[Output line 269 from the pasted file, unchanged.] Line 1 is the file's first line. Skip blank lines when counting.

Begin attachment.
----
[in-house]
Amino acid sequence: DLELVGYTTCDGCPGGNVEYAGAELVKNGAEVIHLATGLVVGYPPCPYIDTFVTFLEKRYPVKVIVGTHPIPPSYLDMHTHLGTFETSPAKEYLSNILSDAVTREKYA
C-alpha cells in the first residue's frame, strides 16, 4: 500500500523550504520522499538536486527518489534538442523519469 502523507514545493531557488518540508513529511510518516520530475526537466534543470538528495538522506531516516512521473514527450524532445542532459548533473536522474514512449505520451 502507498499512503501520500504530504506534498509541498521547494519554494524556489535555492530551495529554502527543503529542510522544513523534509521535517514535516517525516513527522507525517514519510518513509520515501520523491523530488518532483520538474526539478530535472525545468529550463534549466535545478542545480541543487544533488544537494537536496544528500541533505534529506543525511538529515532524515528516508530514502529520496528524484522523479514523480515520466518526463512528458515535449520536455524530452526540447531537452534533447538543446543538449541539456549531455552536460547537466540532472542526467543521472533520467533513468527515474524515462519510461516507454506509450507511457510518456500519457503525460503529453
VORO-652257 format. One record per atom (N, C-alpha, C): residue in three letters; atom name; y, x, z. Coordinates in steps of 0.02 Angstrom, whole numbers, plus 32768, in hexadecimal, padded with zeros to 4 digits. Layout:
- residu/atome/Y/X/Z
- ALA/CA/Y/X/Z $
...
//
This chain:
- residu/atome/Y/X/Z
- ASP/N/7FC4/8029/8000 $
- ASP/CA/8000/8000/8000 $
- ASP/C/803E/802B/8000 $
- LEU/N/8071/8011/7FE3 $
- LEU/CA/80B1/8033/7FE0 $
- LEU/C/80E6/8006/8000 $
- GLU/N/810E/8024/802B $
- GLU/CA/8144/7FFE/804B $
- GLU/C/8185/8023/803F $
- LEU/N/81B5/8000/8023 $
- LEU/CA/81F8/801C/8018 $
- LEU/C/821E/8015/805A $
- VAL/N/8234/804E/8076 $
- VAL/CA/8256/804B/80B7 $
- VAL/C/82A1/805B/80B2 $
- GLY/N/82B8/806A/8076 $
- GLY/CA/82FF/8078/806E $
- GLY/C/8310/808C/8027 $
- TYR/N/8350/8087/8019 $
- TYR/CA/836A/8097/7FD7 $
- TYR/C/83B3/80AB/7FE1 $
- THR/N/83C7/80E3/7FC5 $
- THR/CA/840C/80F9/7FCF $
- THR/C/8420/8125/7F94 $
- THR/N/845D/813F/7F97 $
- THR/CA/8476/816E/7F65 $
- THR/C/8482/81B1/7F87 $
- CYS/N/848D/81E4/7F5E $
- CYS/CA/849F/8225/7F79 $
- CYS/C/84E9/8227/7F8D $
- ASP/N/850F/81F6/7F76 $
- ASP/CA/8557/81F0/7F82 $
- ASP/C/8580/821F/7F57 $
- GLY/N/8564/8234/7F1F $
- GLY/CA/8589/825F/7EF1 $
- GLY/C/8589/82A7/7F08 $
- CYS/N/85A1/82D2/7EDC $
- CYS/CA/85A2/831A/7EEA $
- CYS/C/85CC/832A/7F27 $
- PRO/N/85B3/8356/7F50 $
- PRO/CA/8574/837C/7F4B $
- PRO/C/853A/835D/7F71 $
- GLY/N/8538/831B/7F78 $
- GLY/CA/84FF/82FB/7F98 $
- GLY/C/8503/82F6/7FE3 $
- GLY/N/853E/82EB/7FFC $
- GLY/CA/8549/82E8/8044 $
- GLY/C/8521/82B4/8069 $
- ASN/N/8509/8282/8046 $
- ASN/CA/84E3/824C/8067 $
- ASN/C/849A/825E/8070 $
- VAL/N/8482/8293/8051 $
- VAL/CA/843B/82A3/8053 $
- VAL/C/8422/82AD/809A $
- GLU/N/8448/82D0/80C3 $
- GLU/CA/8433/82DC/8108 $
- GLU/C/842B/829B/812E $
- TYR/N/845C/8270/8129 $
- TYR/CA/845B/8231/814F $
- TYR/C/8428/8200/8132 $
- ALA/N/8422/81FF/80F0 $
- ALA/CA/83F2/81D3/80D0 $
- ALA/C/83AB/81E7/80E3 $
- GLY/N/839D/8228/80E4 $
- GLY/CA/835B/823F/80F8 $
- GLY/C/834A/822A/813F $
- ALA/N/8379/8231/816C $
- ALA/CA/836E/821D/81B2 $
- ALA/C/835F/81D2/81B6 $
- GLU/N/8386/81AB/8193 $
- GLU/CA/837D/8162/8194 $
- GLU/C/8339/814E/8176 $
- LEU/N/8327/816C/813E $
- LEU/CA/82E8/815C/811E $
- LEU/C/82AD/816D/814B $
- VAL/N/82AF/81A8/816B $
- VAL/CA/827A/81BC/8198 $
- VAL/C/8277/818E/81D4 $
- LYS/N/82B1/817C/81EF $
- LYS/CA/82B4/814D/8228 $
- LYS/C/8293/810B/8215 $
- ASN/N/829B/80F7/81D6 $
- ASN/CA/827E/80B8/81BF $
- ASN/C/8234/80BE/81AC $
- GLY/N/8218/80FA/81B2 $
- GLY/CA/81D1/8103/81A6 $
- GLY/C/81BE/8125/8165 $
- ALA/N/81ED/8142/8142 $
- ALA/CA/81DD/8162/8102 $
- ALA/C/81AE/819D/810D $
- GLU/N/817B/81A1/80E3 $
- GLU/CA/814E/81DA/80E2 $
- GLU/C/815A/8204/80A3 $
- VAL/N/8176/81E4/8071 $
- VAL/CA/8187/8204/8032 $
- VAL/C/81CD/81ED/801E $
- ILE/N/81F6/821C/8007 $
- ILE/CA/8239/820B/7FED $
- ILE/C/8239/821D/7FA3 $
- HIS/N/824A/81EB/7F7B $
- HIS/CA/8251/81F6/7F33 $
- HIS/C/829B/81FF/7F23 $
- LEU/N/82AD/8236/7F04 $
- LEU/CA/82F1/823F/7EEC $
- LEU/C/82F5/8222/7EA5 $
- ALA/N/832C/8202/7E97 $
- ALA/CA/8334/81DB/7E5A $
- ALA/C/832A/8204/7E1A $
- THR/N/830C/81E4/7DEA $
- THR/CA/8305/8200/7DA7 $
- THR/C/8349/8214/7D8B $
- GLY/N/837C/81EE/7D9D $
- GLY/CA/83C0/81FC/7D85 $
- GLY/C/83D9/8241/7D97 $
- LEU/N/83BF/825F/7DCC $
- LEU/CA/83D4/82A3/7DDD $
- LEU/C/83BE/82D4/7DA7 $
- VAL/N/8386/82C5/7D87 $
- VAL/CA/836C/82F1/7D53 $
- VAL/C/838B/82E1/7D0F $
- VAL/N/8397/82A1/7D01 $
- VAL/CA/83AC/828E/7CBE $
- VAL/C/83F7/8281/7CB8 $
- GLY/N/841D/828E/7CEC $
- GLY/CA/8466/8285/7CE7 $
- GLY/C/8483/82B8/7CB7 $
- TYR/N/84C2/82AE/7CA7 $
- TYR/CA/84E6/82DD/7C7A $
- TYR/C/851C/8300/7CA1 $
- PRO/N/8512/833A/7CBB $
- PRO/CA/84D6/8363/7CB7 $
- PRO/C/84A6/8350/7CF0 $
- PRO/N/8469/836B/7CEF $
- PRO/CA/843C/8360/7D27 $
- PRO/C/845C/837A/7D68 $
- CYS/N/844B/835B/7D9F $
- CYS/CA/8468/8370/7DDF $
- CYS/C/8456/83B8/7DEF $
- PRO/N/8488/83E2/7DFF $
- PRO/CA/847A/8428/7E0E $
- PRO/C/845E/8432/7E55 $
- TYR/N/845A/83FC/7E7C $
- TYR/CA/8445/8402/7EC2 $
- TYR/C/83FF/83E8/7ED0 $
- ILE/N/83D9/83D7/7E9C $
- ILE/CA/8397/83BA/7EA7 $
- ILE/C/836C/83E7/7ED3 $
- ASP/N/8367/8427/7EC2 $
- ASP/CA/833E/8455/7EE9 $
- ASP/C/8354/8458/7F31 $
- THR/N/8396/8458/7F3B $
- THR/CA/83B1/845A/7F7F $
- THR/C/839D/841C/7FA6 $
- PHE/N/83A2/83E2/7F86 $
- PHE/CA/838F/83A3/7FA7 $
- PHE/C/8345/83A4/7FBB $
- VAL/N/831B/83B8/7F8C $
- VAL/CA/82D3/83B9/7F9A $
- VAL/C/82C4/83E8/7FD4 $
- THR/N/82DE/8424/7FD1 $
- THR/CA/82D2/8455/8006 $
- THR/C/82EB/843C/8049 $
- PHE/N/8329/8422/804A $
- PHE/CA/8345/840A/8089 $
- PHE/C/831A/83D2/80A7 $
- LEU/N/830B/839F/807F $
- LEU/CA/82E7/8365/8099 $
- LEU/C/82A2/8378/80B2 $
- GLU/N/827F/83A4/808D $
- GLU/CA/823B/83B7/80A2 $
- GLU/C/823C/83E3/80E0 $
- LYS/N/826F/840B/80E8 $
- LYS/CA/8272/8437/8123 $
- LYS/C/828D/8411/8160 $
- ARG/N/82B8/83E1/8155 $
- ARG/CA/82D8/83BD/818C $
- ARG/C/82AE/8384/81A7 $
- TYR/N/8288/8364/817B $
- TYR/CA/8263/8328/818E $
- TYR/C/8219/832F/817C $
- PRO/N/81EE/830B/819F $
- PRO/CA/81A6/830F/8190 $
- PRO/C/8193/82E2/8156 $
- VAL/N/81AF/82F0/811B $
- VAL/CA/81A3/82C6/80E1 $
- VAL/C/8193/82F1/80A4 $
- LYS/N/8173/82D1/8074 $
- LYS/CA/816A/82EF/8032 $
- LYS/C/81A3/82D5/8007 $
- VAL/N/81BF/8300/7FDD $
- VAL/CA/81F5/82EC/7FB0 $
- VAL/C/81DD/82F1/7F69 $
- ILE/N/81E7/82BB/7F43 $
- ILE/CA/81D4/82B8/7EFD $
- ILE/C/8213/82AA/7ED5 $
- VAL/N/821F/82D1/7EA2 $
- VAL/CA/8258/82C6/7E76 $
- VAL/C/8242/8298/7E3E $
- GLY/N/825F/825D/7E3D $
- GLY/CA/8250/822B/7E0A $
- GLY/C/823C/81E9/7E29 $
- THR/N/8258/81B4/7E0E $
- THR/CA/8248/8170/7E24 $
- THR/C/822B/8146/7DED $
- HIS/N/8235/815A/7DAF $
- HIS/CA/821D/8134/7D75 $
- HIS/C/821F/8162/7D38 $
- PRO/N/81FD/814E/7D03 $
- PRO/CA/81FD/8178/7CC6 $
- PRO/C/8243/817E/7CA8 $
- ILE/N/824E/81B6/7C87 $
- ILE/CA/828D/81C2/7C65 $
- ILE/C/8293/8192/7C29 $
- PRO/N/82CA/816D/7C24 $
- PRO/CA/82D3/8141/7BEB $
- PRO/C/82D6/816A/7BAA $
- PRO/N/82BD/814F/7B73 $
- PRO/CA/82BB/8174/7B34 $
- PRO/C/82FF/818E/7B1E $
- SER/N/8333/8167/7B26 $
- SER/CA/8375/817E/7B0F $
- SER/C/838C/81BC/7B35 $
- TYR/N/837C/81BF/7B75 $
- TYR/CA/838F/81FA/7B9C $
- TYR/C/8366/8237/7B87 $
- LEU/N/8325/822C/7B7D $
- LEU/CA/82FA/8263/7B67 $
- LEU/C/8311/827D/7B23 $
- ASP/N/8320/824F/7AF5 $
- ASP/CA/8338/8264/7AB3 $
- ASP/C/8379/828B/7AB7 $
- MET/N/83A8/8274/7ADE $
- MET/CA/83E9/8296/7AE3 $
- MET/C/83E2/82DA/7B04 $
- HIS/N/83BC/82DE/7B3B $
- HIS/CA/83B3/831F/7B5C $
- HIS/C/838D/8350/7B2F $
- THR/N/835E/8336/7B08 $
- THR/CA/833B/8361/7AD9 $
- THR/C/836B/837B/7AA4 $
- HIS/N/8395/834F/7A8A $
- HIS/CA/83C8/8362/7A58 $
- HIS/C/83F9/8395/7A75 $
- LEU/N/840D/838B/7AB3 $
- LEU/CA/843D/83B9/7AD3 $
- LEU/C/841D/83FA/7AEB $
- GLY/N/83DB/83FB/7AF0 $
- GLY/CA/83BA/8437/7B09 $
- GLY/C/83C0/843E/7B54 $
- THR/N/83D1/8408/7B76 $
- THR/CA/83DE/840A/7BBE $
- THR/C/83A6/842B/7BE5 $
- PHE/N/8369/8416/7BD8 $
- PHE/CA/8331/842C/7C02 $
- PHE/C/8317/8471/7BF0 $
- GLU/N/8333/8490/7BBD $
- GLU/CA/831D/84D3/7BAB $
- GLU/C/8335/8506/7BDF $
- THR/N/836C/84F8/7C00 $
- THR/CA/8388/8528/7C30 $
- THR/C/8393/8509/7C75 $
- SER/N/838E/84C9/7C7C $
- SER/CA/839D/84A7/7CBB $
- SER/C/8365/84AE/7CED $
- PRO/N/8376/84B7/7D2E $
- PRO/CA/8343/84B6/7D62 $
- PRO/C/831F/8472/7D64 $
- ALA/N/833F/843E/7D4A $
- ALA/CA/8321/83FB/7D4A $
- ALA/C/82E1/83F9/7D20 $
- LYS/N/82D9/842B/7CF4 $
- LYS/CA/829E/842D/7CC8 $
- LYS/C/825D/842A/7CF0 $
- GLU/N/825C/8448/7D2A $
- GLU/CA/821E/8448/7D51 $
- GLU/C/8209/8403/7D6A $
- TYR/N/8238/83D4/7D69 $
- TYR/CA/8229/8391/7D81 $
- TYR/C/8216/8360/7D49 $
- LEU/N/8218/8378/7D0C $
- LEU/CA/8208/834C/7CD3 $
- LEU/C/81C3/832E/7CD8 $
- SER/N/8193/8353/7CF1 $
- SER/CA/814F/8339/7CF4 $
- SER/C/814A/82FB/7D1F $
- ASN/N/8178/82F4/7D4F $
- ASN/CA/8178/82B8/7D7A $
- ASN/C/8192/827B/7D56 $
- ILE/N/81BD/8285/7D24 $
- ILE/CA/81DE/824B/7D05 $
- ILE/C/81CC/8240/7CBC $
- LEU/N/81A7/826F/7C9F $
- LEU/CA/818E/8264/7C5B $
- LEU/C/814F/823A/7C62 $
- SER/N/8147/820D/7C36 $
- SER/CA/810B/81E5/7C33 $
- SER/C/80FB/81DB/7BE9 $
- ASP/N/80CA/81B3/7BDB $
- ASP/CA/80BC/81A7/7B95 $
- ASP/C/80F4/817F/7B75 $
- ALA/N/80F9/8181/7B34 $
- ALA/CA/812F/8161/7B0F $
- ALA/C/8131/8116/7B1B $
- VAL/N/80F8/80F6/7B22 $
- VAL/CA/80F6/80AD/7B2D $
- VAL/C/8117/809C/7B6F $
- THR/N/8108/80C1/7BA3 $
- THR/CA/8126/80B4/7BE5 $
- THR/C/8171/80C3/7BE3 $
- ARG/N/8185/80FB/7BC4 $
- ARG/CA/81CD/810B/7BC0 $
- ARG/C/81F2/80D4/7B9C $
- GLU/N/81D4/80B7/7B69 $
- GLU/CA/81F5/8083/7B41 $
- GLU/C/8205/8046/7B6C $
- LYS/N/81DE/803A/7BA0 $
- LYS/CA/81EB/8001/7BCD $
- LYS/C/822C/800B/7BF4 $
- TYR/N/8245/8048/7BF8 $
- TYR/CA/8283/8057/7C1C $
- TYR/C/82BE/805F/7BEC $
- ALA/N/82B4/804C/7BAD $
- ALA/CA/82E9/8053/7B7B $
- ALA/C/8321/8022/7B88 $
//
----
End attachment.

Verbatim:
- THR/N/836C/84F8/7C00 $